Digitalisation has significantly increased the pace of change and forced brands to evaluate their strategies for meeting the ever-evolving expectations of their customers. In today’s market, standing still is no longer an option; businesses must be prepared to keep moving with technology developments and their customers, or risk losing the long-term relationships and financial rewards they generate.
beyond inception with TIRIVASHE MUNDONDO
There is conventional wisdom that brands are something to be protected and that the safest thing to do with a brand is nothing. This wisdom holds that brands are like porcelain vases, delicate and if protected, are capable of maintaining their value over decades, if not centuries. This is no longer the case.
I am of the idea that brands have a shelf life. They need to be refreshed every now and then depending on the industry, to stay relevant and desirable. I believe evolution is the only way brands ensure they continue to meet the evolving needs of the customer today and into the future. Yet it begs the question, why must a brand be refreshed?
Brands are updated for two reasons: relevance and reflection.
Relevance: stay current
Wisdom suggests a consistent brand is a strong brand. I agree, but this needs to be put in context. Using the same advert, logo, tagline and value proposition for 50 years doesn’t mean a brand is consistent.
Established brands like Coca-Cola, Pepsi, McDonalds and Nike all go through regular updates.
These updates do not mean the brand has fundamentally changed. Rather, the updates help the brand stay relevant. Since the 1950s Coke and Pepsi have each had seven logo updates. McDonalds runs new slogans and campaigns every couple of years, from “put a smile on” to “every time a good time” to “I’m lovin’ it”.
These updates are not created in a vacuum. They build on the brand’s heritage, rejuvenate it and keep it going. There are key aspects of the brand that are held onto like the McDonalds’ Golden Arches, but other components like the core messaging, themes, imagery and presentation all require regular maintenance.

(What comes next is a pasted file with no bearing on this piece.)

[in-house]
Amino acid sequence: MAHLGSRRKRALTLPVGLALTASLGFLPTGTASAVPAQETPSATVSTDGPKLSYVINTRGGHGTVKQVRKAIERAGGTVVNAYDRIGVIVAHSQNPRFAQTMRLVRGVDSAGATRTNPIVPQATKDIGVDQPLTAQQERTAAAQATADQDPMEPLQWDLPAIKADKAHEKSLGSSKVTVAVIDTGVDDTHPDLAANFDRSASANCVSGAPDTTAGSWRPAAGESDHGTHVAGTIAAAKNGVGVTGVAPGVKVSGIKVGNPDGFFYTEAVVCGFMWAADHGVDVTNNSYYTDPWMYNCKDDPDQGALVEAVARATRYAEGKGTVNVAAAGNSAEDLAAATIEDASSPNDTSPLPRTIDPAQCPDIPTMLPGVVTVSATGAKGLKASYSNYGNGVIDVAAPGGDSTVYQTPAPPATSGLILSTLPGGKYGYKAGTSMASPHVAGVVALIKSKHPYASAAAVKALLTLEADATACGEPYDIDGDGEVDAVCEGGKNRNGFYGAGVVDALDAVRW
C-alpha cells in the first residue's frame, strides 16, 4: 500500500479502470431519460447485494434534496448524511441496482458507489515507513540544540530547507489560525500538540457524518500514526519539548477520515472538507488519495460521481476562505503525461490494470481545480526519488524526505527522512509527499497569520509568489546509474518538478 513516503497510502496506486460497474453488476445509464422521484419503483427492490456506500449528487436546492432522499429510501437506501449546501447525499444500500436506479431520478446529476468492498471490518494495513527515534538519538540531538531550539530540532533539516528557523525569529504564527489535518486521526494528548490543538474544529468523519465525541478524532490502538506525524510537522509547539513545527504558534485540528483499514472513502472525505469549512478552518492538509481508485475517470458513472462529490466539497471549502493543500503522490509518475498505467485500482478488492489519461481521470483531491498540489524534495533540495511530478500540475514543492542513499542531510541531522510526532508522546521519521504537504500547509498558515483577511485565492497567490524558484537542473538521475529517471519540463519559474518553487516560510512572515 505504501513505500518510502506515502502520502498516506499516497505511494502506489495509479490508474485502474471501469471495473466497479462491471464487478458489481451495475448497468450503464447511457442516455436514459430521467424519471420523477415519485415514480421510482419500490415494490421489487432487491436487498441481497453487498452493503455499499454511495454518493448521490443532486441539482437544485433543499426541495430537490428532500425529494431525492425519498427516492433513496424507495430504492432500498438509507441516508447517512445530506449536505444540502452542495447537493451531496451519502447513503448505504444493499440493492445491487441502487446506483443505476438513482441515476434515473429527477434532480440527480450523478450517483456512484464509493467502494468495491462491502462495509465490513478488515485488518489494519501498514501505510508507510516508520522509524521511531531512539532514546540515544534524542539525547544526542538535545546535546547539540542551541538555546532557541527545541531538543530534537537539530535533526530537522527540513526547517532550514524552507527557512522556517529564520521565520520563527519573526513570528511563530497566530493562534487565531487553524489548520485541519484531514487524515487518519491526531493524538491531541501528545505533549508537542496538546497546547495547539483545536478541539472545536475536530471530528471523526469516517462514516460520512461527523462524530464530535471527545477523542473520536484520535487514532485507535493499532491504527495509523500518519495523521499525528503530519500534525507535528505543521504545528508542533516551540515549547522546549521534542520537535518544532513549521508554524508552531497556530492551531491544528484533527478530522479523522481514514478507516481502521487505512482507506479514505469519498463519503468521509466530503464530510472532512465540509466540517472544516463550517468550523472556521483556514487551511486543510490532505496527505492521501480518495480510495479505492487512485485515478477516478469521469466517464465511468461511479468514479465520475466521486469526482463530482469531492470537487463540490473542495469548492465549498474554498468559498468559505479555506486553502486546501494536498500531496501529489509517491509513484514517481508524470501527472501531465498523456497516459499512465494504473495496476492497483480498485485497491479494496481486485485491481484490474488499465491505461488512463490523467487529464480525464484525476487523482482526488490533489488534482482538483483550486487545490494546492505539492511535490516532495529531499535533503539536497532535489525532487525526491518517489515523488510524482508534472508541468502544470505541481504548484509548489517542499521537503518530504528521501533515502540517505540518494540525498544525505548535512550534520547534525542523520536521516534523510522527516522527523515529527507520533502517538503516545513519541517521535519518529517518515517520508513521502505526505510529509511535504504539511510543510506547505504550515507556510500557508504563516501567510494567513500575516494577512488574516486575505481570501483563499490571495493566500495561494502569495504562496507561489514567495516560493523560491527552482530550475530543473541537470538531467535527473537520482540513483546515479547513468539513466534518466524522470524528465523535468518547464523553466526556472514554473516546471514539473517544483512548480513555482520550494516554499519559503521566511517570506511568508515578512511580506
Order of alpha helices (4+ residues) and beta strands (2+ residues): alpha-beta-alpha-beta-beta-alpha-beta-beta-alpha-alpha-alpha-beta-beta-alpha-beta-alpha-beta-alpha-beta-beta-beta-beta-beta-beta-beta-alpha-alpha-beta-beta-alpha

Reflection: businesses aren’t static
The second major reason to update a brand is to reflect changes in the business model.
Businesses don’t stand still, because they evolve, change and grow. As the services and capabilities of a firm evolve, so too must the brand.
You can see big brands like Apple and Oracle updating their brands to reflect changes in their business models. Apple started out as Apple Computer, but in 2007 they dropped “computer” from their name. They updated their brand, because they were no longer just a computer company.
Oracle has gone through similar changes over the years. They’ve changed their name four times:
Software Development Laboratories (SDL) to Relational Software Inc. (RSI) to Oracle Systems Corporation to Oracle Corporation. Each name change reflected a change in their business, their products and services, and their go-to-market strategy.
Reflection is probably the most important reason to update and refresh a brand. Businesses are evolving at an incredible pace today, and their brands have to keep pace, otherwise the brand loses its meaning and impact.
It’s easy to think brands don’t and shouldn’t change when you look at well-established brands like Apple, McDonalds and Nike. If you aren’t looking carefully it seems like they’ve always been this way, but that’s an illusion. They’re always changing.
All brands evolve, because businesses evolve, customer relationships evolve, experiences evolve and expectations evolve.
Tirivashe Mundondo is an author and Brand Strategist. He is passionate about innovative marketing techniques and creative solutions. Email: email@example.com